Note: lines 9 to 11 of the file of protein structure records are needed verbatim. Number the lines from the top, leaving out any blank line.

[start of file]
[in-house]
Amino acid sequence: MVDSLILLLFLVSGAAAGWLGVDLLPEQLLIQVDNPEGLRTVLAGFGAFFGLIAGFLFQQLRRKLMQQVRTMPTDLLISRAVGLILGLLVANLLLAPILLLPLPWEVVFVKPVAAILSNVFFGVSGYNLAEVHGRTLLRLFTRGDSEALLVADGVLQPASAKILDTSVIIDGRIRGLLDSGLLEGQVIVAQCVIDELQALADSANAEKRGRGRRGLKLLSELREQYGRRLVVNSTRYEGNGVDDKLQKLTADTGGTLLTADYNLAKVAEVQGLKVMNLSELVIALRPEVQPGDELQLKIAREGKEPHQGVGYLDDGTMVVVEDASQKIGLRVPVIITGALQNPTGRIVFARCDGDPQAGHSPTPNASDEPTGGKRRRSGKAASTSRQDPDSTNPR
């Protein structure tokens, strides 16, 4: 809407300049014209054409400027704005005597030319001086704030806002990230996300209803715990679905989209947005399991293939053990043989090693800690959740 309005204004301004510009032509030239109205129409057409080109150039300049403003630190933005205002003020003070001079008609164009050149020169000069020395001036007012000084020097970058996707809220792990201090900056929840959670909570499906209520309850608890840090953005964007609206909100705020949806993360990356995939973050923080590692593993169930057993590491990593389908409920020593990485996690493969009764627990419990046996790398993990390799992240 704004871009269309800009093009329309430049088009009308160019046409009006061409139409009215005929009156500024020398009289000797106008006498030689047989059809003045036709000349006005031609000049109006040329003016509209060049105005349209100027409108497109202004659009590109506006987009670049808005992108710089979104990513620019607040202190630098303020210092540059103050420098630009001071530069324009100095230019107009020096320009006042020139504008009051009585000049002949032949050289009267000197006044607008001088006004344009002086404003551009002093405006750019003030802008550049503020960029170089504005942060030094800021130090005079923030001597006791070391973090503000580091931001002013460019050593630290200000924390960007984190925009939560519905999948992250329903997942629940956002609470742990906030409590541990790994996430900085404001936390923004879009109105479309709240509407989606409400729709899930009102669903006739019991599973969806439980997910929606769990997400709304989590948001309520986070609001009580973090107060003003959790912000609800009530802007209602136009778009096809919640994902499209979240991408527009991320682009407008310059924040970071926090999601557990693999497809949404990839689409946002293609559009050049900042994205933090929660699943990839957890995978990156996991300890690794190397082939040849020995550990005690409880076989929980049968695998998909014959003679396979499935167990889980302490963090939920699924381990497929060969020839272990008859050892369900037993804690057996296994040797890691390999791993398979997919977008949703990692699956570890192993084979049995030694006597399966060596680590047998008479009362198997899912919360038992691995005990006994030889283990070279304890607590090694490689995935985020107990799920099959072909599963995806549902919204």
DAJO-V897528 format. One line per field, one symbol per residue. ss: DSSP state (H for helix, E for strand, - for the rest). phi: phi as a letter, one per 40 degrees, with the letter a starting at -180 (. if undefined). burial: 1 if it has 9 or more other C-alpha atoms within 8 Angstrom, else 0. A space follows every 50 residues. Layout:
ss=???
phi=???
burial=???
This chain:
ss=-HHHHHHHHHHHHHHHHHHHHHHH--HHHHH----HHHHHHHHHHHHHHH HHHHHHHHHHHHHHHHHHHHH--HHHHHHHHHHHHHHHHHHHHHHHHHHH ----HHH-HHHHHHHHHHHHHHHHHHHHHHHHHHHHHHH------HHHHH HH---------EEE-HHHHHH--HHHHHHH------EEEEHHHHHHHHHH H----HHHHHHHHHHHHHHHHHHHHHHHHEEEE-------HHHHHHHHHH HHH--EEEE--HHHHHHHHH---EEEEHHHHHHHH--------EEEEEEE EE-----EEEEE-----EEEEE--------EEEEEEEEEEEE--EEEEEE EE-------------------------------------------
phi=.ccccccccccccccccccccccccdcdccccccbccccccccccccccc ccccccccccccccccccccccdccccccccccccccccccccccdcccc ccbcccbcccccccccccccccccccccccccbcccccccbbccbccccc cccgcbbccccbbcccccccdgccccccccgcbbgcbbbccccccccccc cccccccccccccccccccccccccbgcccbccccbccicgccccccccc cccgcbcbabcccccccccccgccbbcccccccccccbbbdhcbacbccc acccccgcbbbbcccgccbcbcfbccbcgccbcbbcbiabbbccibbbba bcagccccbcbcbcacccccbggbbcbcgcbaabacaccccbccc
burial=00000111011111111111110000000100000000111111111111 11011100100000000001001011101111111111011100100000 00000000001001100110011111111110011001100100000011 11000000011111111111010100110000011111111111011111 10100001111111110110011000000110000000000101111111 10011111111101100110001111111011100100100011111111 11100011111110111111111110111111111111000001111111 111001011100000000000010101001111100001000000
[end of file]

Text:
ss=-HHHHHHHHHHHHHHHHHHHHHHH--HHHHH----HHHHHHHHHHHHHHH HHHHHHHHHHHHHHHHHHHHH--HHHHHHHHHHHHHHHHHHHHHHHHHHH ----HHH-HHHHHHHHHHHHHHHHHHHHHHHHHHHHHHH------HHHHH HH---------EEE-HHHHHH--HHHHHHH------EEEEHHHHHHHHHH H----HHHHHHHHHHHHHHHHHHHHHHHHEEEE-------HHHHHHHHHH HHH--EEEE--HHHHHHHHH---EEEEHHHHHHHH--------EEEEEEE EE-----EEEEE-----EEEEE--------EEEEEEEEEEEE--EEEEEE EE-------------------------------------------
phi=.ccccccccccccccccccccccccdcdccccccbccccccccccccccc ccccccccccccccccccccccdccccccccccccccccccccccdcccc ccbcccbcccccccccccccccccccccccccbcccccccbbccbccccc cccgcbbccccbbcccccccdgccccccccgcbbgcbbbccccccccccc cccccccccccccccccccccccccbgcccbccccbccicgccccccccc cccgcbcbabcccccccccccgccbbcccccccccccbbbdhcbacbccc acccccgcbbbbcccgccbcbcfbccbcgccbcbbcbiabbbccibbbba bcagccccbcbcbcacccccbggbbcbcgcbaabacaccccbccc
burial=00000111011111111111110000000100000000111111111111 11011100100000000001001011101111111111011100100000 00000000001001100110011111111110011001100100000011 11000000011111111111010100110000011111111111011111 10100001111111110110011000000110000000000101111111 10011111111101100110001111111011100100100011111111 11100011111110111111111110111111111111000001111111 111001011100000000000010101001111100001000000